Other Asbestos Related Diseases | Surviving Mesothelioma

Other Asbestos Diseases

Asbestosis is a lung disease caused by inhaling asbestos fibers. The sharp needle-like asbestos fibers can lodge inside the lungs and cause scarring. This scarring can, over time, severely damage the lungs. Because of this, symptoms do not typically manifest themselves until years after asbestos exposure.

Symptoms

The primary symptoms of asbestosis are shortness of breath and lack of energy. Other symptoms include dry crackly inhalation, clubbing of the fingers. Finger clubbing which may look like bulging of the end of the fingers and misshapen nails is caused by a lack of oxygenated blood flow to the extremities. Fibrosis (the thickening and scarring of connective tissue) is usually present in the lower lobes of the lungs. Patients may also present with loss of appetite with weight loss and chest pain or tightness.

Asbestosis Treatment and Prognosis

Unfortunately, there is no treatment that can reverse the damage caused by asbestos. Because smoking speeds up the disease you will be urged to stop smoking. Oxygen may be provided and you may be prescribed pulmonary rehabilitation, an exercise program designed to help all patients with chronic lung conditions. In extreme cases, a lung transplant may be recommended.

Asbestos Lung Cancer

Although lung cancer is primarily associated with smoking, it can also be caused by asbestos. In fact, the connection between asbestos and lung cancer was made as early as the 1930’s and 1940’s. Like mesothelioma, the latency period (the time from asbestos exposure to disease) can take decades. It is believed that the length of the asbestos fibers may play a role in whether mesothelioma or lung cancer is eventually diagnosed. How the fibers actually cause disease are also similar between mesothelioma and lung cancer. Scientists believe that asbestos sets the stage for chronic inflammation which leads to cellular and DNA damage which can in turn lead to cancer.
People at risk for asbestos caused lung cancer are those who worked in industries where there was heavy asbestos exposure. These industries included:

  • Insulation installer
  • Plumbers
  • Roofers
  • Auto mechanics
  • Construction workers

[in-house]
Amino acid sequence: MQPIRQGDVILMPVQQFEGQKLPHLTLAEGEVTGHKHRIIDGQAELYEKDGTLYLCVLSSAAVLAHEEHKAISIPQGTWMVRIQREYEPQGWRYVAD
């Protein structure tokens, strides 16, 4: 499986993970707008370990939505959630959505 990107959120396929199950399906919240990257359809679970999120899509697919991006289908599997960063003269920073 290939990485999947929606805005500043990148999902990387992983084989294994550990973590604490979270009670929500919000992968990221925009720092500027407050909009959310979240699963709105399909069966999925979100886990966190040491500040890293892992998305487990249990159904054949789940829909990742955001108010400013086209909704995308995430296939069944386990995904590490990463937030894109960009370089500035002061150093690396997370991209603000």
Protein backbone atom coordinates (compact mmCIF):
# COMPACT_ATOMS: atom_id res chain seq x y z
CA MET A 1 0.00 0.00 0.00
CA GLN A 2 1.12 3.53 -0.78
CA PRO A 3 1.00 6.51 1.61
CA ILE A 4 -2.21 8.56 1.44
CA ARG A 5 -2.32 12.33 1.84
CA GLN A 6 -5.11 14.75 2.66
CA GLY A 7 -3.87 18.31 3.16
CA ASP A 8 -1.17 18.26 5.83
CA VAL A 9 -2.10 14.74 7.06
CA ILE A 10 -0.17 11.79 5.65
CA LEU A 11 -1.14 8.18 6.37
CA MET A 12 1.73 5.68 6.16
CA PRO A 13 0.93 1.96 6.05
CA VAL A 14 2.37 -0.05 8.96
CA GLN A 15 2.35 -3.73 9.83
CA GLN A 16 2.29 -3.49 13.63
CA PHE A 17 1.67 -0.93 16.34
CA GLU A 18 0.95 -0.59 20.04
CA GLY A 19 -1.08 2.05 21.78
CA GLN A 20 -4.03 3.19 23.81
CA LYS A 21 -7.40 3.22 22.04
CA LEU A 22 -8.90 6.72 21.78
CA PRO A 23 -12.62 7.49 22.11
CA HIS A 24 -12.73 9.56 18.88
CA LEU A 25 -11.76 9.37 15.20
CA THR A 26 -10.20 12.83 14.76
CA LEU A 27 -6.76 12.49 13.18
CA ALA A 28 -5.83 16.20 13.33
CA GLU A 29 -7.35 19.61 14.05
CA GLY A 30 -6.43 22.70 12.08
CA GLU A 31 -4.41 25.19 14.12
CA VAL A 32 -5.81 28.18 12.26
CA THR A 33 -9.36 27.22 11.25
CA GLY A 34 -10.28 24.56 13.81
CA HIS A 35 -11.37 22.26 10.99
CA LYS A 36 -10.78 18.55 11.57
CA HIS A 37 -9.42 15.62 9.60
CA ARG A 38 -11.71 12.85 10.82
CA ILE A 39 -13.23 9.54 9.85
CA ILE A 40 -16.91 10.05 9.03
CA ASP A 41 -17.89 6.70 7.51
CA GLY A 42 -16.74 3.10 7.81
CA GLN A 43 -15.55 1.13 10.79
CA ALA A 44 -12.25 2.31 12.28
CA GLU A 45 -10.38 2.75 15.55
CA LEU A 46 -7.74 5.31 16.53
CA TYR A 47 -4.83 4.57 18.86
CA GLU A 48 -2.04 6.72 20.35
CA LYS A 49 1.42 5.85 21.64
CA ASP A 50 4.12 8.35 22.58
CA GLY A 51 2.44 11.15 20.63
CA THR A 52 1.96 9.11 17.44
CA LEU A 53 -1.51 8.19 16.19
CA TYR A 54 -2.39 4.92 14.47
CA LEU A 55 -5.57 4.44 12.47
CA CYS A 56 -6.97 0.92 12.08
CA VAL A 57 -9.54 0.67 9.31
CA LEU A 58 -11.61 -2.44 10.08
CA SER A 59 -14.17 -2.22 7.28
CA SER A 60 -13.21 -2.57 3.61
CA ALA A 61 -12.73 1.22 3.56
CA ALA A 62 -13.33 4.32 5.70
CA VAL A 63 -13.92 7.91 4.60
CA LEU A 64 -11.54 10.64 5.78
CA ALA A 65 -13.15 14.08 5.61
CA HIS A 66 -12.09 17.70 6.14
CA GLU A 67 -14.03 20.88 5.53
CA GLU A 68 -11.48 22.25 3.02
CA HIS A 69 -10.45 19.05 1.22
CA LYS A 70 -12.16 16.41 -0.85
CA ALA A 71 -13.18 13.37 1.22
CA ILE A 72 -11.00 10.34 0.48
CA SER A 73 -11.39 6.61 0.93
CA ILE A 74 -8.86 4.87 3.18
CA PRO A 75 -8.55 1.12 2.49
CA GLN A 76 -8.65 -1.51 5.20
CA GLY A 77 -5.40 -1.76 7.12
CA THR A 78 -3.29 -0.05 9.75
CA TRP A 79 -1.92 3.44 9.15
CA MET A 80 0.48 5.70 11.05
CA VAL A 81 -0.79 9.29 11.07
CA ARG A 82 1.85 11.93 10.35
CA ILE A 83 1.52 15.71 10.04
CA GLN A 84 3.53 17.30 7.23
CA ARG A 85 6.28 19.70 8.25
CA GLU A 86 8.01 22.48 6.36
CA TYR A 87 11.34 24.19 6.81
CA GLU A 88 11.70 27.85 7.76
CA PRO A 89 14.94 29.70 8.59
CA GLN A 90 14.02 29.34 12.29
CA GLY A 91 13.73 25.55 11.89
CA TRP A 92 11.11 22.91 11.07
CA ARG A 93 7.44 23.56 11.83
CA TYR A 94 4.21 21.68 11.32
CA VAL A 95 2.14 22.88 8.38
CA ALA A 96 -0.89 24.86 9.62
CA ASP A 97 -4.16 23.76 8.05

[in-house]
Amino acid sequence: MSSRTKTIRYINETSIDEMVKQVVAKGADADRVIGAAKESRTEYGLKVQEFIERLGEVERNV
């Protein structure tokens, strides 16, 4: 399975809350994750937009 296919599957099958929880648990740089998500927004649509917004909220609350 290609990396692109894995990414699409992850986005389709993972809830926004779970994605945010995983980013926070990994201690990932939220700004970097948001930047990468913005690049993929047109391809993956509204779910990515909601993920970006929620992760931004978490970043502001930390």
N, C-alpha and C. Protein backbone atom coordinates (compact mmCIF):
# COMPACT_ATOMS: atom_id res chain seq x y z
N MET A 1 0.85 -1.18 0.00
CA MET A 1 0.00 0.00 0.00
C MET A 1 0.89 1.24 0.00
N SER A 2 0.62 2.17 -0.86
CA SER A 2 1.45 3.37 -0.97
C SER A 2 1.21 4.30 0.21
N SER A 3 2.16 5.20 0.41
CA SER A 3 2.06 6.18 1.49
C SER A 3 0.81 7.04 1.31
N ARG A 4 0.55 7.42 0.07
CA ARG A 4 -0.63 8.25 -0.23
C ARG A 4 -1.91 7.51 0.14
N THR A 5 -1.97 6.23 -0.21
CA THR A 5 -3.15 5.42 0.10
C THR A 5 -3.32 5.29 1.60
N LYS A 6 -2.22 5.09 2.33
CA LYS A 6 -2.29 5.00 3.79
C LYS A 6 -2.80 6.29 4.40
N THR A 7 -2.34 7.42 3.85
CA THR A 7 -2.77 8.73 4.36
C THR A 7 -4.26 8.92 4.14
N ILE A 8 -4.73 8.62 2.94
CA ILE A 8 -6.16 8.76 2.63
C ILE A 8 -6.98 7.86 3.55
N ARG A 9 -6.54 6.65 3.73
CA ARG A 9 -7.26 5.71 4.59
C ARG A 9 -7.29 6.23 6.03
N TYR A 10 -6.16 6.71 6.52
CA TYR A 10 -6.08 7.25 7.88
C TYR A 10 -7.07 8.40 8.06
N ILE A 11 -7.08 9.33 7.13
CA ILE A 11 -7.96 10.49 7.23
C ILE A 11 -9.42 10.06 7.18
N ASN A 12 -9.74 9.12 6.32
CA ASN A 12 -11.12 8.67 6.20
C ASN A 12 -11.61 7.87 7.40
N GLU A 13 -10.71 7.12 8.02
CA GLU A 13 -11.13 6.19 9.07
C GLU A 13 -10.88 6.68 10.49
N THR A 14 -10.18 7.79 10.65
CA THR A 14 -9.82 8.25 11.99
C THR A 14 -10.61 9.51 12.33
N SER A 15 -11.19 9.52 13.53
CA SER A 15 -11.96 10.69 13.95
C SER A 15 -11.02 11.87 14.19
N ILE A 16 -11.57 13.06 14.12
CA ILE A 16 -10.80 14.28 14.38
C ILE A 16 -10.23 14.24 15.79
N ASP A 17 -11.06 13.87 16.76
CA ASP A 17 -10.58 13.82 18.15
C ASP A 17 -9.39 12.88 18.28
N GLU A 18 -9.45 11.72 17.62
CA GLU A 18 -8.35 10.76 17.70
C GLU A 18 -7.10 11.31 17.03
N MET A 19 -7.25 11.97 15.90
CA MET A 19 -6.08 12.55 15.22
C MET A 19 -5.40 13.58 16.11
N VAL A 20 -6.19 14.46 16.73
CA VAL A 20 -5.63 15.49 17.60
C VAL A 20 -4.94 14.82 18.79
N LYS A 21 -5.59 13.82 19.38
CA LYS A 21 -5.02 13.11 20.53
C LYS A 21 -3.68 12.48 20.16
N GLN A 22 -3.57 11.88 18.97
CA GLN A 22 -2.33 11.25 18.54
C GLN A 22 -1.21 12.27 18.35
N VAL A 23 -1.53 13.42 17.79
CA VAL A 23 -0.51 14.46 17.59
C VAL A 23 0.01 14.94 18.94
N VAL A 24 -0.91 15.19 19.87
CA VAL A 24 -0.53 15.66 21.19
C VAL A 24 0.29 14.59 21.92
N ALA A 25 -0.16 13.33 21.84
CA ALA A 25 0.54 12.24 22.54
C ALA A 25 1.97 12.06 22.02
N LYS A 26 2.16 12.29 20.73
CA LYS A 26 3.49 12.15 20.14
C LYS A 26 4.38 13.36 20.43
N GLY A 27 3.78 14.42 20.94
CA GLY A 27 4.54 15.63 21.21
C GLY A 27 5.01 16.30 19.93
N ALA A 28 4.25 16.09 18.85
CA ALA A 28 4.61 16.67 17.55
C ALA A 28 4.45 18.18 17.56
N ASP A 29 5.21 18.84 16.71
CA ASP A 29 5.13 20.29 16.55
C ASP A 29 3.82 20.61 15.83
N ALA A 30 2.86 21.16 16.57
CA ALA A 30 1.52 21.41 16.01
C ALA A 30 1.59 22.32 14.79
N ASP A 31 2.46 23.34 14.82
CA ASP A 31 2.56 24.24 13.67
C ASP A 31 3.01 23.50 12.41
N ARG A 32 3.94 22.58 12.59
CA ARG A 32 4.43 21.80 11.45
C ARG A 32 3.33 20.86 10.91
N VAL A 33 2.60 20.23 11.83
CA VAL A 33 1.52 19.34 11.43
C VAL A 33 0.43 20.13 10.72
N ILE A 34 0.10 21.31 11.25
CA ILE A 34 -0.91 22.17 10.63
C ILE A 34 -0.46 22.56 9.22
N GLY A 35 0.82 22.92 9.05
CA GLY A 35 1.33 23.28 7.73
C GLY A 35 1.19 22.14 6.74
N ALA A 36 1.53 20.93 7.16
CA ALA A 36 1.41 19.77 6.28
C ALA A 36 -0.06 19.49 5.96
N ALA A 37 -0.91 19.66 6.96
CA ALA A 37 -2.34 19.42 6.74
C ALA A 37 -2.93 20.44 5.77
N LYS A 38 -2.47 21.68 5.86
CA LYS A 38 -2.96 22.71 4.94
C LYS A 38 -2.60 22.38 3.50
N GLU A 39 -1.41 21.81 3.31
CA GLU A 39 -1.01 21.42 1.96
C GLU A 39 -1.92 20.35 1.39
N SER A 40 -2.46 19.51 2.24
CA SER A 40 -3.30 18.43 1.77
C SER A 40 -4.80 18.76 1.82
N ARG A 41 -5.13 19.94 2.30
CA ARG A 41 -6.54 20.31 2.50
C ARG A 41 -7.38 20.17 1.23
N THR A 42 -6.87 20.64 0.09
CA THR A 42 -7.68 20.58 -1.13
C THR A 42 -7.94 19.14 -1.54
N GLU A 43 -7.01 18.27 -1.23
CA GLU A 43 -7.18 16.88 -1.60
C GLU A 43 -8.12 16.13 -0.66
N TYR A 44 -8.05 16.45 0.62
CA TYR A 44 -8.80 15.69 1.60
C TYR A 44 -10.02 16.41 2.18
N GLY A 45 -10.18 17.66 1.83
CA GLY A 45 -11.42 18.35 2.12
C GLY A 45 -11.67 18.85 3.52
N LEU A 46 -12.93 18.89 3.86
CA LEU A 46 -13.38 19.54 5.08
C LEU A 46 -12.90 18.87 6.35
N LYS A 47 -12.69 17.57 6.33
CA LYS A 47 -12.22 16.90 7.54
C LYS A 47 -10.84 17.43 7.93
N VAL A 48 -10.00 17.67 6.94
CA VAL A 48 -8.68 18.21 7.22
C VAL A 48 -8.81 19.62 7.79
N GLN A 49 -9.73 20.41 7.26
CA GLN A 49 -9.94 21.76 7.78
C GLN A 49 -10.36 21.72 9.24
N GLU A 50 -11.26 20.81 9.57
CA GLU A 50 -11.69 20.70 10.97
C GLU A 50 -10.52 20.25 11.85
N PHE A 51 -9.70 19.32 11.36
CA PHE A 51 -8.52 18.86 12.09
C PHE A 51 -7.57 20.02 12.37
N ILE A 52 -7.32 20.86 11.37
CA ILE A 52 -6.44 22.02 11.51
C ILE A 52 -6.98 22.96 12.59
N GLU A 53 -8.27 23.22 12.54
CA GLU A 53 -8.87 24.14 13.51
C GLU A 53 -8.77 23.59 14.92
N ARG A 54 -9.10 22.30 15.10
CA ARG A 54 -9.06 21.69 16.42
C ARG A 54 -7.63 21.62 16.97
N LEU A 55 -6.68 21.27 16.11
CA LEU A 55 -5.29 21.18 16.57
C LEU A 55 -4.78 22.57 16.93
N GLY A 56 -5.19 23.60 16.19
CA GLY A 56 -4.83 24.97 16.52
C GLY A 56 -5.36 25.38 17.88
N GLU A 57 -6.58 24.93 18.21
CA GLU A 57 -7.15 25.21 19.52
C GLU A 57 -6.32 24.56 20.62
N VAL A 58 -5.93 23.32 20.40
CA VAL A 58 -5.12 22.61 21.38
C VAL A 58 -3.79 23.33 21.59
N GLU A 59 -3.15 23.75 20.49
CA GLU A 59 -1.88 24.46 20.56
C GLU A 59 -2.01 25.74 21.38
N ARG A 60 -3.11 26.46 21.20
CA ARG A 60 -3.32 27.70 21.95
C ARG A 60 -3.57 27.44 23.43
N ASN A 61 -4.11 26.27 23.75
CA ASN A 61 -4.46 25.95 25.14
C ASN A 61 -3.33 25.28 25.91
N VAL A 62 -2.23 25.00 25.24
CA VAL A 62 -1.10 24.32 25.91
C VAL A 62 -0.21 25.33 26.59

• Ship building
  • Refineries
  • Power plants

Types of Asbestos Related Lung Cancer

There are two primary types of asbestos related lung cancer: small cell lung cancer and non-small cell lung cancer.

Small-Cell Lung Cancer

Small-cell lung cancer is also called “oat-cell carcinoma”. It is a type of highly malignant cancer that most commonly arises within the lungs. Compared to non-small cell carcinoma, small cell carcinoma grows and metastasizes more quickly.

Non-Small Cell Lung Cancer (NSCLC)

Non-small cell lung cancer (NSCLC) is further divided into three subtypes:
1. Adenocarcinoma starts in cells in your air sacs called alveoli. It is the most common kind of lung cancer among both smokers and nonsmokers. It often grows more slowly than other lung cancers.
2. Squamous cell (epidermoid) carcinoma starts in cells that line the inner airways of the lungs.
3. Large cell (undifferentiated) carcinoma grows and spreads more quickly.

Lung Cancer Symptoms

Symptoms for both types of lung cancer may include:

  • Chronic coughing
  • Chest pain
  • Hoarseness or voice changes
  • Harsh sounds when you breathe
  • Wheezing
  • Weight loss, little appetite
  • Coughing up blood or mucus
  • Shortness of breath
  • Fatigue

Prognosis

Lung cancer prognosis depends on stage. If the cancer is diagnosed early before it has moved into other tissues, lymph nodes, or more distant sites, then standard treatments are more effective.

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